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10 Responses to “Historic Homes For Sale Near Hawi, North Kohala”

  1. Gayle Ching
    April 21, 2011 at 6:01 pm #

    Hey there, Don’t forget about one of Hawaii’s best kept secrets.
    Oceanfront and secluded on 25 acres. This one of a kind Estate is nothing short of extraordinary!

  2. Beth Thoma Robinson R(B)
    April 21, 2011 at 6:12 pm #

    @Gayle – so right! That would be the Puakea Bay Ranch oceanfront estate mentioned in this post: http://www.hawaiilife.com/articles/2010/08/hawaii-considers-change-to-oceanfront-building-rules/

  3. Matt
    April 22, 2011 at 10:07 am #

    Isn’t such an interesting thing with older homes, how they’re often not oriented towards the views? I think it’s an expression of a relationship-based culture. As if the thought process is something like “the ocean and mountains aren’t going anywhere, we have a very strong relationship with them, we see them everyday. We don’t need big picture windows in our house to look out at them”.

    But, if you spent the working years of your life in a suburban sprawl, and relocated to North Kohala… the likelihood that you’d want to orient your home towards the view is much higher (unless you let the essence of that relationship-culture really influence you, as it should).

  4. Pam Deery, R(B)
    April 26, 2011 at 9:27 am #

    Beth; I consider you to be the expert on historic homes in North Kohala and if any of my clients want to know the history or “story” on those properties, I would definitely use you as my source of knowledge. You have enmeshed yourself in the community to be a valuable source of reliable information. Mahalo for sharing.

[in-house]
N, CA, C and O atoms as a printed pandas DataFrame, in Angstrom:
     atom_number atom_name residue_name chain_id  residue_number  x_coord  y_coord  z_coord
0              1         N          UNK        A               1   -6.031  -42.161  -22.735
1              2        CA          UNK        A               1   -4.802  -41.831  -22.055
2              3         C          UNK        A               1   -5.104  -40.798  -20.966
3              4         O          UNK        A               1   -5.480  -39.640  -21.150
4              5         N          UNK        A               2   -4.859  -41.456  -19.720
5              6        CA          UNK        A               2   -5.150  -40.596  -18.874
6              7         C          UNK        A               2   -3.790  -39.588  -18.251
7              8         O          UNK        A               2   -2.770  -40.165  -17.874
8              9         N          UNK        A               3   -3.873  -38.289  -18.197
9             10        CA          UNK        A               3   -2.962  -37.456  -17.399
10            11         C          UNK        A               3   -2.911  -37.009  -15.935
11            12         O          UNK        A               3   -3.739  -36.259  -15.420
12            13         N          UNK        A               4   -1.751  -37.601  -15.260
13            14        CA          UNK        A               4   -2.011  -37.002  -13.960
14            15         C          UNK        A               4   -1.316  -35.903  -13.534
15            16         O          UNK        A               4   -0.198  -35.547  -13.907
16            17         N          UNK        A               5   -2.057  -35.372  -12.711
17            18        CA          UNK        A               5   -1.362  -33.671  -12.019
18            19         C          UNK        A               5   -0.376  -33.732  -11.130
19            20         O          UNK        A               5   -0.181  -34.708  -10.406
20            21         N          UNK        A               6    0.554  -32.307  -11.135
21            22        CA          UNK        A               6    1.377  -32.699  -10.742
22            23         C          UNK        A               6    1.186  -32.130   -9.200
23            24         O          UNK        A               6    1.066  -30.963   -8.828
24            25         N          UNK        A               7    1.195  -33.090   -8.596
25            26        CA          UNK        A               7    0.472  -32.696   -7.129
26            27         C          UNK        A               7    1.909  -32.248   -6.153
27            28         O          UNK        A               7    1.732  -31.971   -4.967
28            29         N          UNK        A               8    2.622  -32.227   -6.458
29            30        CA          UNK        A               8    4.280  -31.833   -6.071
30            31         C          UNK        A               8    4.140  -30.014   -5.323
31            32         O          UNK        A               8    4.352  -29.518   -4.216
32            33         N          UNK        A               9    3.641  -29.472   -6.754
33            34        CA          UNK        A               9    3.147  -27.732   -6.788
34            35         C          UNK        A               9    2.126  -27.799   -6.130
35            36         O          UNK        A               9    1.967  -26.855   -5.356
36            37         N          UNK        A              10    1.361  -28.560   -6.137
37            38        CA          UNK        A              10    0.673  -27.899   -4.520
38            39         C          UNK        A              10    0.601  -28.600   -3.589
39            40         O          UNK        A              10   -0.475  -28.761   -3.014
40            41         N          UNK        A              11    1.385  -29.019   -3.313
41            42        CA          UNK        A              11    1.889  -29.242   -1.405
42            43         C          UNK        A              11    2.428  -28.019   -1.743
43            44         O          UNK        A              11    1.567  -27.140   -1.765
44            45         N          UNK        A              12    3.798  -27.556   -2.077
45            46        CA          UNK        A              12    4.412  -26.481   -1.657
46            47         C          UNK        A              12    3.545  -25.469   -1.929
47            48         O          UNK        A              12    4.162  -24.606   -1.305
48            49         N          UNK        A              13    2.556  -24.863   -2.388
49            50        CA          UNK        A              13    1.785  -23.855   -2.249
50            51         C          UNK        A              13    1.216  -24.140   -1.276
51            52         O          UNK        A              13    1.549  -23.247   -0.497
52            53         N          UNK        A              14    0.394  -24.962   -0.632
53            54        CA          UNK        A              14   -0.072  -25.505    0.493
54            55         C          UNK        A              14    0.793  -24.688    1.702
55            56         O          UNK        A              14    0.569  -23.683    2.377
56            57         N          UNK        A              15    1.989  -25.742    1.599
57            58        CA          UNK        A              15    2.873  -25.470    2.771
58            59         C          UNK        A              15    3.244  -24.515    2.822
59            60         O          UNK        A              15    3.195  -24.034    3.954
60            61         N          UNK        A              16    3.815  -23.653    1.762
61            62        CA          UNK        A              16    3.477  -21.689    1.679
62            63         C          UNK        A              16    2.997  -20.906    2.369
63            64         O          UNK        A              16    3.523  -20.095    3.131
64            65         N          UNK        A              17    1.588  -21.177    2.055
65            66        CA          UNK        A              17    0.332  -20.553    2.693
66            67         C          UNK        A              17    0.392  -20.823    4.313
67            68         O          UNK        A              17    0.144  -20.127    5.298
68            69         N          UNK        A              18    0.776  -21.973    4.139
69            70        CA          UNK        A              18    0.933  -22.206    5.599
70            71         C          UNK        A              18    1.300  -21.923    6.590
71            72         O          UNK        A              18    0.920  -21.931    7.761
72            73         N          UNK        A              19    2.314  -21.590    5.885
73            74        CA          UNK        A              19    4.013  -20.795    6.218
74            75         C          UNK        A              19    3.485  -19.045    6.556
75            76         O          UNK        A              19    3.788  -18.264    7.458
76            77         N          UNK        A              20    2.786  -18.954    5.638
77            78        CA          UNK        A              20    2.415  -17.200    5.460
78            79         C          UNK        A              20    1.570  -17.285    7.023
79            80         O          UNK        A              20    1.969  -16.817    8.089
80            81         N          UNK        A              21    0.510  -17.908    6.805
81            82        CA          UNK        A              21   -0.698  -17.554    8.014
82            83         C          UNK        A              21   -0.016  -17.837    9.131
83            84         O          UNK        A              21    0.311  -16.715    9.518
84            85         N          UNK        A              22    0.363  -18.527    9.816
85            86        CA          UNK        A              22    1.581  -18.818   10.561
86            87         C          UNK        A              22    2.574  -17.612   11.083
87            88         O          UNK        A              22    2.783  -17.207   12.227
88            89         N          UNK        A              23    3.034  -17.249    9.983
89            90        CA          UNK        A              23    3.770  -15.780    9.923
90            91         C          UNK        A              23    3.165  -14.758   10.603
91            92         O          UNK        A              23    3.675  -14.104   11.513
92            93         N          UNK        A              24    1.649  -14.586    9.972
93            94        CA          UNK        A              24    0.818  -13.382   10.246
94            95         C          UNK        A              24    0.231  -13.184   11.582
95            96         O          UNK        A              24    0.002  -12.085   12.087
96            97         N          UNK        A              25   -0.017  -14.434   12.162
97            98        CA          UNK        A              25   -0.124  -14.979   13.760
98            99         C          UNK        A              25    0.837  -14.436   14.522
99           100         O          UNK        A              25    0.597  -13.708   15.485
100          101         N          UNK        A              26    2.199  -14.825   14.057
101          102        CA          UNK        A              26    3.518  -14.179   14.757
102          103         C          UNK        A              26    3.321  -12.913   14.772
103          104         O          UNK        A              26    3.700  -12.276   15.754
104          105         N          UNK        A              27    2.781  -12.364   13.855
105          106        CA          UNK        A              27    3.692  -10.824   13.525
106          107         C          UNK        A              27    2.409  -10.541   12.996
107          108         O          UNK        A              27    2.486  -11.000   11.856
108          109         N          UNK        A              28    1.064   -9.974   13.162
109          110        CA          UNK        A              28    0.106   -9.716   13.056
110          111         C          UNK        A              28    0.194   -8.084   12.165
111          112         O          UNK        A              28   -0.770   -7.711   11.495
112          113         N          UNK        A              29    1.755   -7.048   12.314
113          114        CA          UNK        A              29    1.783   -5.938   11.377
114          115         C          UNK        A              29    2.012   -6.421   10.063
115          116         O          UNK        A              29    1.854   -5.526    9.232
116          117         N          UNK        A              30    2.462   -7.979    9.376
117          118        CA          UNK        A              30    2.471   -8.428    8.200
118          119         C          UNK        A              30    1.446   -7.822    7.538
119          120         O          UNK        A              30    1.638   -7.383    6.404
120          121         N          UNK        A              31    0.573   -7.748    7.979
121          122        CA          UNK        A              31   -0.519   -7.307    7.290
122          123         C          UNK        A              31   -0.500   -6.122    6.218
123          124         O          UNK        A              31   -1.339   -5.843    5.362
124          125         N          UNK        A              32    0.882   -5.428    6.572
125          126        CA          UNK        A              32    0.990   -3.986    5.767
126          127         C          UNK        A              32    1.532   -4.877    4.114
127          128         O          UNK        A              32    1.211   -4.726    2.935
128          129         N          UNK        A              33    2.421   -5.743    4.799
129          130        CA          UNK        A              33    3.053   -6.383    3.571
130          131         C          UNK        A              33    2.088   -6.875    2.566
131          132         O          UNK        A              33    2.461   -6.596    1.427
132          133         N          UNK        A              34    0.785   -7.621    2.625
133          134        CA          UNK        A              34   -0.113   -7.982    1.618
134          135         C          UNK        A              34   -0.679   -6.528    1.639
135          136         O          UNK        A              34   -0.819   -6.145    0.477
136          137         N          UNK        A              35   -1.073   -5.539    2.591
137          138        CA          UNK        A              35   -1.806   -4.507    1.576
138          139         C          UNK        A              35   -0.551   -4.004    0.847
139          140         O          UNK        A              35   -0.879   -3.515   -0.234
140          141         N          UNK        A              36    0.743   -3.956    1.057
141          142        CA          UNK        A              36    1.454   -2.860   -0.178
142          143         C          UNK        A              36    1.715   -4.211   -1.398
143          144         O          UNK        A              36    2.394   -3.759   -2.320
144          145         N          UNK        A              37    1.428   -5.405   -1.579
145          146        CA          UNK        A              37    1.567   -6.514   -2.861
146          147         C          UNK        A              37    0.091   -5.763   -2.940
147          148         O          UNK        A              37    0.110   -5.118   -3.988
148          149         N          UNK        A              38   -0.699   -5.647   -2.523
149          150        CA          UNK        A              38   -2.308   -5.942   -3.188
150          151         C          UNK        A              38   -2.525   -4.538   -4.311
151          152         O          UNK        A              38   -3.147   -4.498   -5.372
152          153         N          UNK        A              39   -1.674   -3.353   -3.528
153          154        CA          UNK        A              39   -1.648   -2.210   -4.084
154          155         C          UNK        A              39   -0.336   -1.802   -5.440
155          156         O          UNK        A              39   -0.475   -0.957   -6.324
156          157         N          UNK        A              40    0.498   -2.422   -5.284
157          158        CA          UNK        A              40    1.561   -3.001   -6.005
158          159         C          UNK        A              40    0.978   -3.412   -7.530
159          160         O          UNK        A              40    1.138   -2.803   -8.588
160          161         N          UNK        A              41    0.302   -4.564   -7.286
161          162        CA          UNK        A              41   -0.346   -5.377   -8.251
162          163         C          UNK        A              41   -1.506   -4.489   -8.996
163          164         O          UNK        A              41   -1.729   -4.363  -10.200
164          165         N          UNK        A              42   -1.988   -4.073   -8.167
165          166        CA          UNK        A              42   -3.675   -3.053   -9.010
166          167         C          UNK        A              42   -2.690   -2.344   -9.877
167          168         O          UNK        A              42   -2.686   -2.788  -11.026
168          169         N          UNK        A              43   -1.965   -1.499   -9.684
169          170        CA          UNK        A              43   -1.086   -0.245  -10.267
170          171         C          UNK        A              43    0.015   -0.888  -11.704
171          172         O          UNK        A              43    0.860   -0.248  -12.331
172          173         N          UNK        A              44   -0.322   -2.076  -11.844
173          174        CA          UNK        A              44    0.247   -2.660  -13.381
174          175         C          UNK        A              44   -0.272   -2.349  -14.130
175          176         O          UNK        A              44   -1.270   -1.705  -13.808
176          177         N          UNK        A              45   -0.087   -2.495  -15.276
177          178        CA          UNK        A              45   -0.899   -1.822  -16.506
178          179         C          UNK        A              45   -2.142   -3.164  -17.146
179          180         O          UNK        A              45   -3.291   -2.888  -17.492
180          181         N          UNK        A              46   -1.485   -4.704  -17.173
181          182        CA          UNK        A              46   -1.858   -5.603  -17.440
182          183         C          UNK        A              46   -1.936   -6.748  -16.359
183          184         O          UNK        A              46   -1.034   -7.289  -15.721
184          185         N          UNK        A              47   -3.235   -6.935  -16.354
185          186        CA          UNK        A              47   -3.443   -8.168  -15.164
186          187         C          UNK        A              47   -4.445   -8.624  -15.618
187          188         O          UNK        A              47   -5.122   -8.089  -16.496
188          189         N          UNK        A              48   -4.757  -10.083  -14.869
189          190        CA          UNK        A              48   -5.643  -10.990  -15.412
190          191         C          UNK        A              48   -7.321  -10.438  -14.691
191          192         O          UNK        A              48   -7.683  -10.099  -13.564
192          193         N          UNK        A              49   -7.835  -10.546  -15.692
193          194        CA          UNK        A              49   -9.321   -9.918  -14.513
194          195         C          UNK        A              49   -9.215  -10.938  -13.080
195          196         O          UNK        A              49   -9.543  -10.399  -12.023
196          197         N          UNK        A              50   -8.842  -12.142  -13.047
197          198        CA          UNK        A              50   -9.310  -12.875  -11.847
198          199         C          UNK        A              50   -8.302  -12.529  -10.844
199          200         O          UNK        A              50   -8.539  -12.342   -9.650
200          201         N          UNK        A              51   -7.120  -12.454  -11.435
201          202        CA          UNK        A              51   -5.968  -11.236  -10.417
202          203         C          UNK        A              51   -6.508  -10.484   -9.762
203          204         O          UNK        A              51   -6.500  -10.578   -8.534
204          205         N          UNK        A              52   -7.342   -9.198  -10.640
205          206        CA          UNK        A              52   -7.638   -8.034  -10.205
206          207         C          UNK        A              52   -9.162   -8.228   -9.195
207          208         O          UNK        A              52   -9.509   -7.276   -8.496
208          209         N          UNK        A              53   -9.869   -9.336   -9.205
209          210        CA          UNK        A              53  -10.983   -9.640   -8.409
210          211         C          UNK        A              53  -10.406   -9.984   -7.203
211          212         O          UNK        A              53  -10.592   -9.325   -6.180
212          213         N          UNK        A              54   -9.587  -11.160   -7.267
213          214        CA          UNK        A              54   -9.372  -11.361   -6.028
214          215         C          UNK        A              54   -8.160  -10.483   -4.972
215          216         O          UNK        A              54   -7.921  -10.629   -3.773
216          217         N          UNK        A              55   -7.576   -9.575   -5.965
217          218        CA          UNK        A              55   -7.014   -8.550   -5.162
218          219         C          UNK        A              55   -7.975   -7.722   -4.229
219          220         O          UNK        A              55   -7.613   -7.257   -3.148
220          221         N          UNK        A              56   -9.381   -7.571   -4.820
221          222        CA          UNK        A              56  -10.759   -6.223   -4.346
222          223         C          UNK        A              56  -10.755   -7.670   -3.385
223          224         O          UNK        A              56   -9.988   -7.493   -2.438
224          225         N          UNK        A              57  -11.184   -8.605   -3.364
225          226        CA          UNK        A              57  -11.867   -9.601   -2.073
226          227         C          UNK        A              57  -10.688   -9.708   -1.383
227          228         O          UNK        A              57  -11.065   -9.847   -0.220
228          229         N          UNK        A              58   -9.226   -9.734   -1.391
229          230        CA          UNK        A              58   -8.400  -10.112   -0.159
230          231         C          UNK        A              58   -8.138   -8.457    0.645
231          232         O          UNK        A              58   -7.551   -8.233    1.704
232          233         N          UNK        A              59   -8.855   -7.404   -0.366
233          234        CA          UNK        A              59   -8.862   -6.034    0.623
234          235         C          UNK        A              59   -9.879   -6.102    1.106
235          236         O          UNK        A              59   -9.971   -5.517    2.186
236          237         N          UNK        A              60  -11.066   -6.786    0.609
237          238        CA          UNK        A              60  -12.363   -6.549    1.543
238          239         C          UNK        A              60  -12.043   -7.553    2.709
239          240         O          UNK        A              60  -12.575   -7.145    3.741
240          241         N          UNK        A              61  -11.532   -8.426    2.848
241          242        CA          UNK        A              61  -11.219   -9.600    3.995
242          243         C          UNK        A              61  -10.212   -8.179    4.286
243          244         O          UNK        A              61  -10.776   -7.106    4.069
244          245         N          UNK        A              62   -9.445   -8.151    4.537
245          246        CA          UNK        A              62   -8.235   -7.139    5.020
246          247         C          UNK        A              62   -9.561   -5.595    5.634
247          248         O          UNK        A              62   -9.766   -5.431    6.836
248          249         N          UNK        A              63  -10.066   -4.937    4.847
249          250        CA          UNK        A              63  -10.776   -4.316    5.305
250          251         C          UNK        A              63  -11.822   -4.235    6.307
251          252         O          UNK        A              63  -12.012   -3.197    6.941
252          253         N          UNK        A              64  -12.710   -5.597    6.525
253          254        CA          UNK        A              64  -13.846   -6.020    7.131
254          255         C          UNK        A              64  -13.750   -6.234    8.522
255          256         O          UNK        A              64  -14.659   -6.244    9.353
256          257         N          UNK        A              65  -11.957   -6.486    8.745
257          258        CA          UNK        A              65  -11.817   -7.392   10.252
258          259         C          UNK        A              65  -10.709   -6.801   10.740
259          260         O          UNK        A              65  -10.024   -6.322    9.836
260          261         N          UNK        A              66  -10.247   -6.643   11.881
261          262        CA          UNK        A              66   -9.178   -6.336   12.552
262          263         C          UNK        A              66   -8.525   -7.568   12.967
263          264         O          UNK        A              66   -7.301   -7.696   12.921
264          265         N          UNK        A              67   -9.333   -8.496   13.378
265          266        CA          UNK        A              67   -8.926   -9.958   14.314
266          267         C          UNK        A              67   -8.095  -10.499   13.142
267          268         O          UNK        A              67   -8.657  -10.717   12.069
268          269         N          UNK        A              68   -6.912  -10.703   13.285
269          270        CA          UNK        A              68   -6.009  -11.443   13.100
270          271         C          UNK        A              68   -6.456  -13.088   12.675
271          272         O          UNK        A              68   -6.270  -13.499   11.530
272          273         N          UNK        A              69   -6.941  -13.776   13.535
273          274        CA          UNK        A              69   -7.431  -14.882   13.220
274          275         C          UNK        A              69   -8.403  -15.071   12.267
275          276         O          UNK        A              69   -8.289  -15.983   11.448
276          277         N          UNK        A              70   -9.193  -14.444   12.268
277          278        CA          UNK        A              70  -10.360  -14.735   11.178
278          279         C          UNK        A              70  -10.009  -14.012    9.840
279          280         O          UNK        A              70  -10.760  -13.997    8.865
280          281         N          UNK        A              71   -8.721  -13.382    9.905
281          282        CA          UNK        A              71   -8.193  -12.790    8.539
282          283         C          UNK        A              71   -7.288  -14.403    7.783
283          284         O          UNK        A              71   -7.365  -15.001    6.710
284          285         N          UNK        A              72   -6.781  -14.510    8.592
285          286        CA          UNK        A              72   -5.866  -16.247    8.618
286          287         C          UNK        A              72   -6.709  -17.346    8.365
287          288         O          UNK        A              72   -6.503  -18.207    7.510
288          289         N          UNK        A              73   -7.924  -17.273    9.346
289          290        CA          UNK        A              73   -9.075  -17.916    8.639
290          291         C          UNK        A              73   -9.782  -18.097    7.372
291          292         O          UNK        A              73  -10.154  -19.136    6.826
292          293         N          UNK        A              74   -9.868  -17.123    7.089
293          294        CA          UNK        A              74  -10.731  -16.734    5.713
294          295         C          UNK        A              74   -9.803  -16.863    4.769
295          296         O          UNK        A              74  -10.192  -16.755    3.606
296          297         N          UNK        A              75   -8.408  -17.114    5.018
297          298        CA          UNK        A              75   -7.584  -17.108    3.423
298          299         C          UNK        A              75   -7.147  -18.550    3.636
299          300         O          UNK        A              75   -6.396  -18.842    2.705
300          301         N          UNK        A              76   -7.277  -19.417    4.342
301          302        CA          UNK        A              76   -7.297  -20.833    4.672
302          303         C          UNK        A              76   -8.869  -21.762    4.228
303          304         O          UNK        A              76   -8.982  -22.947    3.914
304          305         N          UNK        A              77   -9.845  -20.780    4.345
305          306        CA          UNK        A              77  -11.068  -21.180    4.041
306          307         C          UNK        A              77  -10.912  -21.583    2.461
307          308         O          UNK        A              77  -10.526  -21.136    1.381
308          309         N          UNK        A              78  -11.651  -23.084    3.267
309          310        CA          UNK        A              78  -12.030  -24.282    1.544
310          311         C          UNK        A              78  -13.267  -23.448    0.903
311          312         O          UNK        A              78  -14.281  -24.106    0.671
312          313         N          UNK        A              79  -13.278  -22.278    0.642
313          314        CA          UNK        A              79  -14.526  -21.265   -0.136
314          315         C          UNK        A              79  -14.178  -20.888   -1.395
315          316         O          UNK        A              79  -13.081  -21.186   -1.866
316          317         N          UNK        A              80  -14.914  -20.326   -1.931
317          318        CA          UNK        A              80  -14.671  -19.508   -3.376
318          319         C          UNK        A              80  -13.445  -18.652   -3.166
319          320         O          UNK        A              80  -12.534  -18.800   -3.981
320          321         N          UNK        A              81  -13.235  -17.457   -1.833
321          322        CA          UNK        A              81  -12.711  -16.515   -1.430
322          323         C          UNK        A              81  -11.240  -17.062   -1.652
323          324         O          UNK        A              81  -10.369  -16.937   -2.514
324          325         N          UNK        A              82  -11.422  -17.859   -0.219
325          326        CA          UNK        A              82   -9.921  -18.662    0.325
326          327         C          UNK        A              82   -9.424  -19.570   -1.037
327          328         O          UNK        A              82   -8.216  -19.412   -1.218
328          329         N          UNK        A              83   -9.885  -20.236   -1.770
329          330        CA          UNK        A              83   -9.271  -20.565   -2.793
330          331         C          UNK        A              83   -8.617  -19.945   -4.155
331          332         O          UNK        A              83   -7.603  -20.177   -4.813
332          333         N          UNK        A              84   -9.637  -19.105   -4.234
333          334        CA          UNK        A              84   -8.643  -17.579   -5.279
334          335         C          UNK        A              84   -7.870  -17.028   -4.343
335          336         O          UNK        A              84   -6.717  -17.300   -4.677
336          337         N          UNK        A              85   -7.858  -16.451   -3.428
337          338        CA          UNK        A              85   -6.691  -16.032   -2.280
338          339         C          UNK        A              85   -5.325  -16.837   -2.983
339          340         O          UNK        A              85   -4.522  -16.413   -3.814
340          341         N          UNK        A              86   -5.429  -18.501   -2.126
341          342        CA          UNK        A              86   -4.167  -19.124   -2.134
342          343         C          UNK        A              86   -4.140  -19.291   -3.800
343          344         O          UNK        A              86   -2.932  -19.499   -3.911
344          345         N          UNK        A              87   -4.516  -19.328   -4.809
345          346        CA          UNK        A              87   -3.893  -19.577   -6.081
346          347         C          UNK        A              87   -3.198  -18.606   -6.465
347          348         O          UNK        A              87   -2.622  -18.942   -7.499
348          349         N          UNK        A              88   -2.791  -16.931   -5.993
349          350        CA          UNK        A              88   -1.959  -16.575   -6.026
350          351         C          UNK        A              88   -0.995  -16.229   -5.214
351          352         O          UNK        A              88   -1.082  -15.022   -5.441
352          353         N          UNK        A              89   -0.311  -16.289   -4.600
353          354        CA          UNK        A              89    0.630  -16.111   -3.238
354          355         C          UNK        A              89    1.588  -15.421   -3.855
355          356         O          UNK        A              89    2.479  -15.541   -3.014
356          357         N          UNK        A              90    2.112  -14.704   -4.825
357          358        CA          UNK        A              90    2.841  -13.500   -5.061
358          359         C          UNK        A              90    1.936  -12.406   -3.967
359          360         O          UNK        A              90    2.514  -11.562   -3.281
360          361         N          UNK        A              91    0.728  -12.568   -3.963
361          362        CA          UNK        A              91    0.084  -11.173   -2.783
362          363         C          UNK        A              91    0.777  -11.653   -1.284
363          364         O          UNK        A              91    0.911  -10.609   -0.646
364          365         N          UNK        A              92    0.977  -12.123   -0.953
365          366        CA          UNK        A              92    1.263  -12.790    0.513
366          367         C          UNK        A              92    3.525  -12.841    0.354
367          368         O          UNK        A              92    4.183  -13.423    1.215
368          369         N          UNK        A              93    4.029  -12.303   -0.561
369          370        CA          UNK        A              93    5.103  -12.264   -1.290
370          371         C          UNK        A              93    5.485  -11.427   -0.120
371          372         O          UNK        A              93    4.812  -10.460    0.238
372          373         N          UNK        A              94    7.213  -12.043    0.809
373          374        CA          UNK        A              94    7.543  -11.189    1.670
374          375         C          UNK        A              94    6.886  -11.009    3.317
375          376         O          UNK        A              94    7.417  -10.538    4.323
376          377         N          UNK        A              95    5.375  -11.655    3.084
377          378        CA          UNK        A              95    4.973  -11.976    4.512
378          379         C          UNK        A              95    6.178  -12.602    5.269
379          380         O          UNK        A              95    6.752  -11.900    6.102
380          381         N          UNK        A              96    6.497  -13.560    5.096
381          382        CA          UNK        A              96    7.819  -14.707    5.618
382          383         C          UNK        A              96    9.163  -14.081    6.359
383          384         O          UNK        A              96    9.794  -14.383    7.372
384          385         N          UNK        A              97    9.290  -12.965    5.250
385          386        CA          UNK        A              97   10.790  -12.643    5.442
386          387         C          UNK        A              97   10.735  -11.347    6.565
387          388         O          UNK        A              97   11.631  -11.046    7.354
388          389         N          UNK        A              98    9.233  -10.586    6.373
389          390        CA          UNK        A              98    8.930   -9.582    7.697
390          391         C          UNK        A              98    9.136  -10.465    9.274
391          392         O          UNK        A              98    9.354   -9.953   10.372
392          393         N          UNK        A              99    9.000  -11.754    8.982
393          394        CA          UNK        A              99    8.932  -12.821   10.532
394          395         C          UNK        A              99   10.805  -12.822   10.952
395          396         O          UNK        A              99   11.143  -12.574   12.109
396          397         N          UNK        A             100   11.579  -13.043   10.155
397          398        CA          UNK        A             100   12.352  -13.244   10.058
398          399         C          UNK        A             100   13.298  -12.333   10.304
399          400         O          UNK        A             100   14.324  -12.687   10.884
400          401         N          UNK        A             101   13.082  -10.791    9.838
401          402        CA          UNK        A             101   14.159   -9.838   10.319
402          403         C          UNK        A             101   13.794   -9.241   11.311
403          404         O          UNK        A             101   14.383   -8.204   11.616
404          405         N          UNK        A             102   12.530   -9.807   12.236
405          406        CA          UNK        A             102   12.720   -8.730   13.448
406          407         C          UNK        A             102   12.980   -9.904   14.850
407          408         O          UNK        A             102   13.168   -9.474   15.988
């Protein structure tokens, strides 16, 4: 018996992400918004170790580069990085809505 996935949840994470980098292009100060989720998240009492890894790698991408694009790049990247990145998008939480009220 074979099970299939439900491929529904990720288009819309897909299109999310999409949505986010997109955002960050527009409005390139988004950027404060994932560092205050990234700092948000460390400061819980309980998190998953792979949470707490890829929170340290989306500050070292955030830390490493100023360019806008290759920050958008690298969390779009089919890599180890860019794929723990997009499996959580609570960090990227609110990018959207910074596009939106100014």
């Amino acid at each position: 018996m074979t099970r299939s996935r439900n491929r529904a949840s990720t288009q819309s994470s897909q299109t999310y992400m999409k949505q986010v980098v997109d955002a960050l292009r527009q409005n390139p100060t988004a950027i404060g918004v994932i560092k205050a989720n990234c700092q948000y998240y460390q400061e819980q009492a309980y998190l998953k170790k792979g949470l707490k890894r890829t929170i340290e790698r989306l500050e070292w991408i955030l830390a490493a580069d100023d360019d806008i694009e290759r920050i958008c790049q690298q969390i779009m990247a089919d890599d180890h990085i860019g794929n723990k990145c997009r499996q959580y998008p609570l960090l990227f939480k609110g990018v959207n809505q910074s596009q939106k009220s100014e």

5. Roger Meeker
    April 26, 2011 at 10:18 am #

    As the owner of the Union Mill Plantation Manager’s home described in the article, I can personally vouch that these homes are significant not just because they are old or “dated”. The reality is that they were built with great care, with quality materials, at considerable expense for their day. These homes were (and remain) architectural standouts, and there are sound construction reasons why such late 19th-century icons still exist today. Historic plantation manager’s homes are typically quite large, have spacious (not small) bedrooms, often with large bathrooms. Many have separate living quarters that once were for live-in help, but offer today’s buyers wonderful options for guest accommodations, home offices, etc. It was also not unusual for these homes to be remodeled and/or added on to by successive plantation managers over the years, and the “modern, upscale buyer” might be pleasantly surprised at what they find. The grounds that comprise these estate properties are typically very spacious, with beautiful mature landscaping and garden areas — something not easily duplicated with “newer” properties. Anyone with a true appreciation for the architectural and cultural significance of these magnificent homes owe it to themselves to take a look.

    • Keoki Wood
      October 30, 2013 at 11:40 am #

      Aloha Roger

      Cant seem to locate a good phone number for you. This not regarding real estate but i would appreciate you contacting me. 936 6923 Mahalo

      • Beth Thoma Robinson R(B)
        October 30, 2013 at 6:44 pm #

        Keoki, I know who you are and will call you.

  6. Beth Thoma Robinson R(B)
    April 26, 2011 at 6:11 pm #

    @ Matt – these neighborhoods FEEL like real neighborhoods, the kind where people visit back and forth between houses on foot and kids play in the street.

    @Pam – I don’t know how much of an expert I am, but I’m a fan. Got the historic home bug during grad school when I spent my “spare” time putting in sweat equity on a big Victorian house in Denver.

    @ Roger–thanks so much taking the time to describe some of the pleasures of historic homes. We are fortunate to have people like you who are preserving and enjoying Kohala’s history.